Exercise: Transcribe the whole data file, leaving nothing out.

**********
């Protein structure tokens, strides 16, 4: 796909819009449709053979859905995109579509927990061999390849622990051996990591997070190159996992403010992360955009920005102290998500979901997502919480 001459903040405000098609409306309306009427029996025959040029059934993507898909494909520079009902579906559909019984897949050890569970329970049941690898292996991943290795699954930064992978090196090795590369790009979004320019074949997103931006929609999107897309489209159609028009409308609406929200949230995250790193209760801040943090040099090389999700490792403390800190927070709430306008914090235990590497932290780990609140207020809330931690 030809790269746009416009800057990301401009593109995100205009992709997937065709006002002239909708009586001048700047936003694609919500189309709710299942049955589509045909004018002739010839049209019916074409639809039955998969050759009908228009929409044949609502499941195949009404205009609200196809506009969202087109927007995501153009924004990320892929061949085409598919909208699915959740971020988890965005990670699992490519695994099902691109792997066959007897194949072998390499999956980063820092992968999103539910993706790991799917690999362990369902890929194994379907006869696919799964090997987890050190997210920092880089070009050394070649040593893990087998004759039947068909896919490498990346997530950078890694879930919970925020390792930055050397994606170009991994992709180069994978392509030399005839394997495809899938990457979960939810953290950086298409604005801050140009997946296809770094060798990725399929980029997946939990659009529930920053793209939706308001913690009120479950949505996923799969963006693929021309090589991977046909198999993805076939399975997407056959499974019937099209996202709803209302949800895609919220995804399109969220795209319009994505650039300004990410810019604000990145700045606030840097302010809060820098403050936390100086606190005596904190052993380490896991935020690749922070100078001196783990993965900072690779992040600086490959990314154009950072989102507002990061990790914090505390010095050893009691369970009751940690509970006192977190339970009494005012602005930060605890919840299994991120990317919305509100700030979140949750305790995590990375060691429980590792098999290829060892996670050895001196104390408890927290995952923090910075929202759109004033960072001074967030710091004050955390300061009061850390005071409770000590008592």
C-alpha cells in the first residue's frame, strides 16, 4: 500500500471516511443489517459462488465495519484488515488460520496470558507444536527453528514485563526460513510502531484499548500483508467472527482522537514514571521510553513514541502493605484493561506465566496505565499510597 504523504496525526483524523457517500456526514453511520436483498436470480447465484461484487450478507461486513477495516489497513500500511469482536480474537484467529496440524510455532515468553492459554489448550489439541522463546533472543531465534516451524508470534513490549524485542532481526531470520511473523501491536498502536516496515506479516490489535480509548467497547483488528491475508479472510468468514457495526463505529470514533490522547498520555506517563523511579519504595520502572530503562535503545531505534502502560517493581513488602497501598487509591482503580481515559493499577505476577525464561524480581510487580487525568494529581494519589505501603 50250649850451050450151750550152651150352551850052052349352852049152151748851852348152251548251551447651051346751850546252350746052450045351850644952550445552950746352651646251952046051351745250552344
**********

């Protein structure tokens, strides 16, 4: 796909819009449709053979859905995109579509927990061999390849622990051996990591997070190159996992403010992360955009920005102290998500979901997502919480 001459903040405000098609409306309306009427029996025959040029059934993507898909494909520079009902579906559909019984897949050890569970329970049941690898292996991943290795699954930064992978090196090795590369790009979004320019074949997103931006929609999107897309489209159609028009409308609406929200949230995250790193209760801040943090040099090389999700490792403390800190927070709430306008914090235990590497932290780990609140207020809330931690 030809790269746009416009800057990301401009593109995100205009992709997937065709006002002239909708009586001048700047936003694609919500189309709710299942049955589509045909004018002739010839049209019916074409639809039955998969050759009908228009929409044949609502499941195949009404205009609200196809506009969202087109927007995501153009924004990320892929061949085409598919909208699915959740971020988890965005990670699992490519695994099902691109792997066959007897194949072998390499999956980063820092992968999103539910993706790991799917690999362990369902890929194994379907006869696919799964090997987890050190997210920092880089070009050394070649040593893990087998004759039947068909896919490498990346997530950078890694879930919970925020390792930055050397994606170009991994992709180069994978392509030399005839394997495809899938990457979960939810953290950086298409604005801050140009997946296809770094060798990725399929980029997946939990659009529930920053793209939706308001913690009120479950949505996923799969963006693929021309090589991977046909198999993805076939399975997407056959499974019937099209996202709803209302949800895609919220995804399109969220795209319009994505650039300004990410810019604000990145700045606030840097302010809060820098403050936390100086606190005596904190052993380490896991935020690749922070100078001196783990993965900072690779992040600086490959990314154009950072989102507002990061990790914090505390010095050893009691369970009751940690509970006192977190339970009494005012602005930060605890919840299994991120990317919305509100700030979140949750305790995590990375060691429980590792098999290829060892996670050895001196104390408890927290995952923090910075929202759109004033960072001074967030710091004050955390300061009061850390005071409770000590008592």
C-alpha cells in the first residue's frame, strides 16, 4: 500500500471516511443489517459462488465495519484488515488460520496470558507444536527453528514485563526460513510502531484499548500483508467472527482522537514514571521510553513514541502493605484493561506465566496505565499510597 504523504496525526483524523457517500456526514453511520436483498436470480447465484461484487450478507461486513477495516489497513500500511469482536480474537484467529496440524510455532515468553492459554489448550489439541522463546533472543531465534516451524508470534513490549524485542532481526531470520511473523501491536498502536516496515506479516490489535480509548467497547483488528491475508479472510468468514457495526463505529470514533490522547498520555506517563523511579519504595520502572530503562535503545531505534502502560517493581513488602497501598487509591482503580481515559493499577505476577525464561524480581510487580487525568494529581494519589505501603 50250649850451050450151750550152651150352551850052052349352852049152151748851852348152251548251551447651051346751850546252350746052450045351850644952550445552950746352651646251952046051351745250552344